Most proposals for local tax increases do not sound like much. But a little here, a little there, and pretty soon, a healthy bite is taken out of family budgets.
Steubenville City Council is being asked to increase the city income tax by a quarter of a percent. That would take the current 2 percent slice out of city residents' incomes up to 2.25 percent. For someone with a total income of $20,000 a year, that would amount to $450 in local income taxes.
City Finance Director Stacy Williams explained the request to council this week - adding that the income tax increase will not be enough to keep Steubenville's budget in balance. A property tax levy to support public safety services also will be needed, she said, noting they account for 60 percent of the city general fund budget.
By 2016, the city, under a "worst-case scenario," will be $835,000 short of balancing the general fund budget, Williams said. The following two years may be even more daunting.
Fortunately, taxpayers are not the only class of people becoming fed up with the ever-increasing cost of government at all levels. Many local officials also have qualms about tax increases.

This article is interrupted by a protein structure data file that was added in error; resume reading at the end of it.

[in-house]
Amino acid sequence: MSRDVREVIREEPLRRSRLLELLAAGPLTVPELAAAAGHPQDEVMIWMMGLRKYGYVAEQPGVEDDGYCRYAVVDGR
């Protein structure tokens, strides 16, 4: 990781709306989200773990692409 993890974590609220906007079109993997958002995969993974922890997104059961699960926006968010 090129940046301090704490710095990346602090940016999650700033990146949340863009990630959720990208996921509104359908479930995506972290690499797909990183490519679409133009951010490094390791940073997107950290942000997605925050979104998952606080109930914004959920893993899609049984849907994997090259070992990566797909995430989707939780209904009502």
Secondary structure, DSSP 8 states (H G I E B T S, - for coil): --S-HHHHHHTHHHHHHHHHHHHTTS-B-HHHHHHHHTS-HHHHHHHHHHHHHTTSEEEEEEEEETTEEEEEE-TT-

During Tuesday's meeting, some city council members suggested that before increasing either income or property taxes, they should look at ways to reduce municipal spending. "We need to look at staffing and more efficiencies," suggested Councilman Mike Johnson.
Precisely. If taxes go up, many Steubenville residents and business owners will have to review their spending with fine-tooth combs, searching for ways to cut back. Before city government forces them to do so, officials ought to engage in the exercise themselves.
Meaningful cuts in city spending may well mean less service in some ways, perhaps including public safety. But before increasing taxes, city officials should at least be prepared to explain options - less service in exchange for restraint on taxes - to Steubenville residents and business owners.